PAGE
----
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Ann N Y Acad Sci. 2006 Oct;1080:268-81.

Cellular basis for the repolarization waves of the ECG.

Author information

1
Masonic Medical Research Laboratory, Utica, NY 13501, USA. ca@mmrl.edu

Abstract

One hundred years after Willem Einthoven first recorded the electrocardiogram (ECG), physicians and scientists are still debating the cellular basis for the various waves of the ECG. In this review, our focus is on the cellular basis for the J, T, and U waves of the ECG. The J wave and T wave are thought to arise as a consequence of voltage gradients that develop as a result of the electrical heterogeneities that exist within the ventricular myocardium. The presence of a prominent action potential notch in epicardium but not endocardium gives rise to a voltage gradient during ventricular activation that inscribes the J wave. Transmural and apico-basal voltage gradients developing as a result of difference in the time course of repolarization of the epicardial, M, and endocardial cell action potentials, and the more positive plateau potential of the M cell contribute to inscription of the T wave. Amplification of these heterogeneities results in abnormalities of the J wave and T wave, leading to the development of the Brugada, long QT, and short QT syndromes. The basis for the U wave has long been a matter of debate. One theory attributes the U wave to mechanoelectrical feedback. A second theory ascribes it to voltage gradients within ventricular myocardium and a third to voltage gradients between the ventricular myocardium and the His-Purkinje system. Although direct evidence in support of any of these three hypotheses is lacking, recent studies involving the short QT syndrome have generated renewed interest in the mechanoelectrical hypothesis.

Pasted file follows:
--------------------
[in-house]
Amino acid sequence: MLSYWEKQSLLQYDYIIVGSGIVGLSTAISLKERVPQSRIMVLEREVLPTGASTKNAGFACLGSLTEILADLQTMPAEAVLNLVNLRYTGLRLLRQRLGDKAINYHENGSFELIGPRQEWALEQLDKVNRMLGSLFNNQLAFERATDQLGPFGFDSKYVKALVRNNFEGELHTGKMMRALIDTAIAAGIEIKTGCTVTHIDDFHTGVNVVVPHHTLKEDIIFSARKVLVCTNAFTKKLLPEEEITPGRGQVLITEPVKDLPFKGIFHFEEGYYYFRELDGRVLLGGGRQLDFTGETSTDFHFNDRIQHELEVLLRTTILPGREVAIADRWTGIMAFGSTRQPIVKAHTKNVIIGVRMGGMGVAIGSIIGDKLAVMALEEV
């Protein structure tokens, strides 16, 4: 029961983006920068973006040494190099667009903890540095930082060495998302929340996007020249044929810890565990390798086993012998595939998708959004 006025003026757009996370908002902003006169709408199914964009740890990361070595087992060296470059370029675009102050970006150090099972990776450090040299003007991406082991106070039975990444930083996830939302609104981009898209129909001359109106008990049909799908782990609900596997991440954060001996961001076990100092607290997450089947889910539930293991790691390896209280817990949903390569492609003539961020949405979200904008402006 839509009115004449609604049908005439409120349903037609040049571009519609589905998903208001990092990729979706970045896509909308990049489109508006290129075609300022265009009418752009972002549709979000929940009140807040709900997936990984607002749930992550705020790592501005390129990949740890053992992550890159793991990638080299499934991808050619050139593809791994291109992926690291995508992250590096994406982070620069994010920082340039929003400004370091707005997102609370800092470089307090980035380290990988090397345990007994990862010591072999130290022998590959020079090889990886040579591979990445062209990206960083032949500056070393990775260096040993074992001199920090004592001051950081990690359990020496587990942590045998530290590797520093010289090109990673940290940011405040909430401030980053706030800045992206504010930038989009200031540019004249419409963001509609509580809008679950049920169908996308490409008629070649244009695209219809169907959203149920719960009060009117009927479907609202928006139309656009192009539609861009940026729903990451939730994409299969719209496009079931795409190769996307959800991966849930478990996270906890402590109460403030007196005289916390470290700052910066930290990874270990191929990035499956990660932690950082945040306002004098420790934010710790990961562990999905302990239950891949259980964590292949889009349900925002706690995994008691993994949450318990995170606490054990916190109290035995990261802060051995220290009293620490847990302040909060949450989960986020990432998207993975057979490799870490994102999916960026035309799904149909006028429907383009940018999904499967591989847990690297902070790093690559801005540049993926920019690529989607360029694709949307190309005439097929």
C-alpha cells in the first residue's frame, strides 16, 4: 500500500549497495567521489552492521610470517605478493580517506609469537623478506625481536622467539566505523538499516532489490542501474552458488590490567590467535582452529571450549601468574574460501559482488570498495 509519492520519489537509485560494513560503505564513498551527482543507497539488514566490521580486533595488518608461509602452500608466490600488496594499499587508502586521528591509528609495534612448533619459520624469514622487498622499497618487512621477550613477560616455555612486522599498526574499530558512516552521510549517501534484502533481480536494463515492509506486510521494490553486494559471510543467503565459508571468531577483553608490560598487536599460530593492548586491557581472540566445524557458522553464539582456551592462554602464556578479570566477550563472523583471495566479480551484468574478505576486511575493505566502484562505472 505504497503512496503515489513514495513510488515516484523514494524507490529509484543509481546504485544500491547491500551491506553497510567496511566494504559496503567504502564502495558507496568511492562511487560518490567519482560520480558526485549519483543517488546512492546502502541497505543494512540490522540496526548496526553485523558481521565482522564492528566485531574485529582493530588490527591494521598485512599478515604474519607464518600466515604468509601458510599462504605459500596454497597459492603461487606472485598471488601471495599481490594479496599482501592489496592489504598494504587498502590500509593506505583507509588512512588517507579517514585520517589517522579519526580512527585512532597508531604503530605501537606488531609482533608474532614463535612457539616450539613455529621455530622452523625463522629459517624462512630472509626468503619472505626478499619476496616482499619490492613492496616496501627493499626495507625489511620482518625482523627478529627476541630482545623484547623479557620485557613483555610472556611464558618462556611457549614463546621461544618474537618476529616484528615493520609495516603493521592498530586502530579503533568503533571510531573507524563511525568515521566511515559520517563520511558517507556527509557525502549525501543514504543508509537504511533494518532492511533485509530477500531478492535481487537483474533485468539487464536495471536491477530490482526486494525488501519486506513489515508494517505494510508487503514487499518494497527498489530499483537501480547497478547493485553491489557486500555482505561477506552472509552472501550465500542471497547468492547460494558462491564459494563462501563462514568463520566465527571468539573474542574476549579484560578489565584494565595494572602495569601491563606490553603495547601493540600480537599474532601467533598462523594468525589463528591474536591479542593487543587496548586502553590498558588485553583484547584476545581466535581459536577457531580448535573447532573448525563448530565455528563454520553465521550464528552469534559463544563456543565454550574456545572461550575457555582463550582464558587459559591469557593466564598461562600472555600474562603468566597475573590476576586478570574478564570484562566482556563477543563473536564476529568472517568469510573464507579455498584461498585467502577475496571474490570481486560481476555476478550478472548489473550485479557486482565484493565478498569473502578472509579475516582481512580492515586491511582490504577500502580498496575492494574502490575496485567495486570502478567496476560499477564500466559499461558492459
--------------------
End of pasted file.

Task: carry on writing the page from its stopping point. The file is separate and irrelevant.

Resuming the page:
PMID:
17132789
PMCID:
PMC1952680
DOI:
10.1196/annals.1380.021
[Indexed for MEDLINE]
Free PMC Article

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